Effects of ACEIs and ARBs on the Residual Renal Function in Peritoneal Dialysis Patients: A Meta-Analysis of Randomized Controlled Trials.Biomed Res Int. 2020; 2020:6762029.BR
In peritoneal dialysis (PD) patients, whether angiotensin-converting enzyme inhibitors (ACEIs) and angiotensin receptor blockers (ARBs) could protect residual renal function is still controversial. To assess the effects of ACEIs and ARBs on the residual renal function and cardiovascular (CV) events in peritoneal dialysis patients, we performed a meta-analysis of randomized controlled trials.
Materials and Methods
We searched PubMed, EMBASE, the Cochrane Library, the CNKI database, and the Wanfang database for relevant articles from database inception to November 30, 2019. Randomized controlled trials were included. The primary outcome was the decline in the residual renal function (RRF).
Thirteen trials with 625 participants were included in the meta-analysis. The average residual GFR declined by 1.79 ml/min per 1.73 m2 in the ACEI/ARB group versus 1.44 ml/min per 1.73 m2 in the placebo or active control group at 3 mo. The average residual GFR declined by 2.02 versus 2.06, 2.16 versus 2.72, and -0.04 versus 2.74 ml/min per 1.73 m2 in the placebo or active control group at 6 months (mo), 12 mo, and 24 mo, respectively. The decline in residual GFR showed a significant difference between the ACEI/ARB group and the placebo or active control group at 12 mo (MD = -0.64 ml/min per 1.73 m2; 95% CI: -0.97~-0.32; I 2 = 44%; P < 0.0001). No significant difference was observed in Kt/V, urinary protein excretion, weekly creatinine clearance, CV events, or serum potassium levels.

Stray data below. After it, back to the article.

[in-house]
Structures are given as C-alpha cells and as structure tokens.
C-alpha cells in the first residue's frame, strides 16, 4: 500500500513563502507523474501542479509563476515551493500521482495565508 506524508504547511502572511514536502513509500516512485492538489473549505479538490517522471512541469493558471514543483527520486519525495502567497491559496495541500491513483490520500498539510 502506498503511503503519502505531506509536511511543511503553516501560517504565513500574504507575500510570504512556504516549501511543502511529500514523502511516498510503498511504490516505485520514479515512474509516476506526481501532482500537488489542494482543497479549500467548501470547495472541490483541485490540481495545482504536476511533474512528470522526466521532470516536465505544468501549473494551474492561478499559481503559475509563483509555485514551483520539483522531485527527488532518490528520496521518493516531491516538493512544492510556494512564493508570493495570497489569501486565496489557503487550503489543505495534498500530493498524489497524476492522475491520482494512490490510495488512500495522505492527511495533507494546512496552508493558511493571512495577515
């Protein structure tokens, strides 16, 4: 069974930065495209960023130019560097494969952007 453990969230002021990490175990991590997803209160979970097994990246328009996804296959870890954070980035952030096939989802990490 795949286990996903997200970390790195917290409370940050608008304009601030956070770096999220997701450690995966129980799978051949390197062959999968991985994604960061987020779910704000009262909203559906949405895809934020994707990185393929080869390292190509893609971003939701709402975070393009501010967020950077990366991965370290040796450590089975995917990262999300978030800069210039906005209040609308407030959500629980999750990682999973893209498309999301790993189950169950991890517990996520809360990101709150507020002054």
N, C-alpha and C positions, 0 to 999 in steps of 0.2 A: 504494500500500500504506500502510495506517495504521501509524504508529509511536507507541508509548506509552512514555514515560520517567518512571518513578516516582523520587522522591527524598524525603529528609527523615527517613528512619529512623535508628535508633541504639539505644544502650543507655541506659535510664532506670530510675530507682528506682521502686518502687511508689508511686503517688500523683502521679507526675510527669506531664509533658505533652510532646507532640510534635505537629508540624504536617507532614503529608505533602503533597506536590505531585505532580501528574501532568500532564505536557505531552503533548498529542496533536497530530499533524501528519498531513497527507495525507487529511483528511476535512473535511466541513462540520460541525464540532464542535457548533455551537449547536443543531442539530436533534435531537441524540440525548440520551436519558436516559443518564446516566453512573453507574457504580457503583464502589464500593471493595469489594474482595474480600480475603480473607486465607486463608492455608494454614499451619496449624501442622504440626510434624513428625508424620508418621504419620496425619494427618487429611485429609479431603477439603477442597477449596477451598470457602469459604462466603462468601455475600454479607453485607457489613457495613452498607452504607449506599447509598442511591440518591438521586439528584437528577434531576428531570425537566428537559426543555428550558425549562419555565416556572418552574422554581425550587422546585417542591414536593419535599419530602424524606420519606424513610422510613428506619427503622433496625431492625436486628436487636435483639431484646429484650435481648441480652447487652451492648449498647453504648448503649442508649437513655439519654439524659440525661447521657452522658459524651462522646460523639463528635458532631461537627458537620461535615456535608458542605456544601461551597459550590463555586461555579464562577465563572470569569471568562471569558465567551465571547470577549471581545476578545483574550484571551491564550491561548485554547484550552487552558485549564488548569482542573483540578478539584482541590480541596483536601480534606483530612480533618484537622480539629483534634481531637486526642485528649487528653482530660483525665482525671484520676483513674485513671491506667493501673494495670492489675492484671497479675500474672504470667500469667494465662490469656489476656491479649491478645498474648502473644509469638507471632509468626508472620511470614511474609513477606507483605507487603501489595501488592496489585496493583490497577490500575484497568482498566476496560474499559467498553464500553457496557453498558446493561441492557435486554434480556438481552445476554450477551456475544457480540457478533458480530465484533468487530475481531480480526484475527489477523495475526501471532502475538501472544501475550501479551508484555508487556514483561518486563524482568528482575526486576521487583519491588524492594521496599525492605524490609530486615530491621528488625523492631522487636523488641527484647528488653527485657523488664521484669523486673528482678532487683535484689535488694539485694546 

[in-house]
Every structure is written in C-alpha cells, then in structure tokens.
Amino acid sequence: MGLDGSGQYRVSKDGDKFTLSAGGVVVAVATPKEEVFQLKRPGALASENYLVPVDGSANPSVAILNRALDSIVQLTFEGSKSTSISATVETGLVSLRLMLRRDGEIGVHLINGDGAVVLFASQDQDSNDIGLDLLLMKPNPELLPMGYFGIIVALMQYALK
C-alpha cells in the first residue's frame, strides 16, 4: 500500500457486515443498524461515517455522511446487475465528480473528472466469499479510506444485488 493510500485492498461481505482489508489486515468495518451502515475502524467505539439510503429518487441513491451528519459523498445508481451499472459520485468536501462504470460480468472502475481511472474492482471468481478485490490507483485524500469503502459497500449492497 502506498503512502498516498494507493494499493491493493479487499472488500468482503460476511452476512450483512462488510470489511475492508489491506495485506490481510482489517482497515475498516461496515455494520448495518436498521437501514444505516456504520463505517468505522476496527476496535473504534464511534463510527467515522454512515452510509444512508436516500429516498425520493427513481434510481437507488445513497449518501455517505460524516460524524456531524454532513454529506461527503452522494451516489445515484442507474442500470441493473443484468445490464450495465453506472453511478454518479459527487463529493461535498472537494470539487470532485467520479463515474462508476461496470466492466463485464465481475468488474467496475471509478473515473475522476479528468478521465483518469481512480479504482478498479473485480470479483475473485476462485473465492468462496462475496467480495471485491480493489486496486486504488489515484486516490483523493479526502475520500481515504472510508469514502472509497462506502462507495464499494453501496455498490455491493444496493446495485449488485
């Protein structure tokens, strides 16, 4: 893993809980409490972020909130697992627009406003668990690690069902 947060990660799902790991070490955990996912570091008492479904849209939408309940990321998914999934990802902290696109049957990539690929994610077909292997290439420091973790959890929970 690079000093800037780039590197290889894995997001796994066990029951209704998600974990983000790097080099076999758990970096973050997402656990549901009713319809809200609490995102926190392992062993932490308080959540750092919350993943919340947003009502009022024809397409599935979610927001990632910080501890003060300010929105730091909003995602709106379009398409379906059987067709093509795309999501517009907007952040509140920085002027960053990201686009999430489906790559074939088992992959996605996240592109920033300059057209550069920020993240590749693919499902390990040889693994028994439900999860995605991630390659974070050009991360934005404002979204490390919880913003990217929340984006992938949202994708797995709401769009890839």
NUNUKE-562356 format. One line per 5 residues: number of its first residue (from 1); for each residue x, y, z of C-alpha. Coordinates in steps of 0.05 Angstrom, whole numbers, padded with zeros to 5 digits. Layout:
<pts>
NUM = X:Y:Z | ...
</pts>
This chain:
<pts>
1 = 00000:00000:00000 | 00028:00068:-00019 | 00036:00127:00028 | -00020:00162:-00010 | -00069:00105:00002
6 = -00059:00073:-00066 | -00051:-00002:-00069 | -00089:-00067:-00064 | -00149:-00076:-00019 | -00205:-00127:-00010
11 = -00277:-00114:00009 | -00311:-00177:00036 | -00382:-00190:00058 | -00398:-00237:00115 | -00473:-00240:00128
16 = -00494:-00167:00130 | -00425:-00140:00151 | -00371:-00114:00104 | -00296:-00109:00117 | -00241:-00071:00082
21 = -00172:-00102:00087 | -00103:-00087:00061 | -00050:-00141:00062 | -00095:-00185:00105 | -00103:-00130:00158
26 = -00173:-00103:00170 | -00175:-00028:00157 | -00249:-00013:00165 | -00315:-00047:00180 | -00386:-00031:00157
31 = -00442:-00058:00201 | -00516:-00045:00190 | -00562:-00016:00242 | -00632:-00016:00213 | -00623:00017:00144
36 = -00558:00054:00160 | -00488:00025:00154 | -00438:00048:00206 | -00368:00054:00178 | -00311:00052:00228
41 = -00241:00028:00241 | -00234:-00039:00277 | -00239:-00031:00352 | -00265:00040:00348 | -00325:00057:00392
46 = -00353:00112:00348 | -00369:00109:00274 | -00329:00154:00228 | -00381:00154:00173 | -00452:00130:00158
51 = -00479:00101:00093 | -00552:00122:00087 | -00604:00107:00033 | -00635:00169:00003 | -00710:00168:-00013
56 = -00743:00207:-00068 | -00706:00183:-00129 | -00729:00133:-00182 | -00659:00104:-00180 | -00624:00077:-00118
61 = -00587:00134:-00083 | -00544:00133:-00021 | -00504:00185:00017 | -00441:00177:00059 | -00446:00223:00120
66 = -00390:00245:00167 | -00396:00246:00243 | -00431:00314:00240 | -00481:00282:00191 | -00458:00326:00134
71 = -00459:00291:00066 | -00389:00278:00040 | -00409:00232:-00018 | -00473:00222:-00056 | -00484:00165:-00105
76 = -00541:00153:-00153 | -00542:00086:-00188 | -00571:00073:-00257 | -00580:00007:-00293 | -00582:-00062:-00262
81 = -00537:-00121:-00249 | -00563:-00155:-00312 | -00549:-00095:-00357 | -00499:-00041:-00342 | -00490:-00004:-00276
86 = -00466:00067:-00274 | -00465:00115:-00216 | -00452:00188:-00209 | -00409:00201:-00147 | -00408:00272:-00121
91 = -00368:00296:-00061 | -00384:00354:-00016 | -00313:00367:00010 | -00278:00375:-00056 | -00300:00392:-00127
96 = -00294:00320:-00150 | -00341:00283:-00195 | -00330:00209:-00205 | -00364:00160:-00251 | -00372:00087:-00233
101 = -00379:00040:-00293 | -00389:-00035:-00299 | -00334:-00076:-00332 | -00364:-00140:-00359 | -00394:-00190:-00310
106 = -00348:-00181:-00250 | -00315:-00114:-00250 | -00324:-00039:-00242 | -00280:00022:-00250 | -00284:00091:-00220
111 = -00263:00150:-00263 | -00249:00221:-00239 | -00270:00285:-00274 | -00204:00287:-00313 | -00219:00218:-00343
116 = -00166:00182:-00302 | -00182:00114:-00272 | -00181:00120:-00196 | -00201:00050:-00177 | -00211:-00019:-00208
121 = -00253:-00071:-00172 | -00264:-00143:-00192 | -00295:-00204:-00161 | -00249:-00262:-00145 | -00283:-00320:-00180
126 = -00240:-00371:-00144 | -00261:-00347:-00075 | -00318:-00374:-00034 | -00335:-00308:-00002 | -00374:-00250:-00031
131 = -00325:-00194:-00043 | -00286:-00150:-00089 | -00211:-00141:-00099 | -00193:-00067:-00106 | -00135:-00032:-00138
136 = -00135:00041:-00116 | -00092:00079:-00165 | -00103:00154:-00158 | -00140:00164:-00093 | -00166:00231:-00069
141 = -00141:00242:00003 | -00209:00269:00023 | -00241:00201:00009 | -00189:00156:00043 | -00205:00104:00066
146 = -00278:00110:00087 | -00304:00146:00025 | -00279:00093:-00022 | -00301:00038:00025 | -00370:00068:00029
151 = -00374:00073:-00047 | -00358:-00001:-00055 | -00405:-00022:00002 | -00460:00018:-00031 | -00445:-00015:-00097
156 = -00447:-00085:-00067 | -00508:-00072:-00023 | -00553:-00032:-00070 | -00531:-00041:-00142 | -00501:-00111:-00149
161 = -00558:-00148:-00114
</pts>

In the present study, we found that the use of ACEIs and ARBs, especially long-term treatment, decreased the decline of RRF in patients on PD. ACEIs and ARBs do not cause an additional risk of side effects.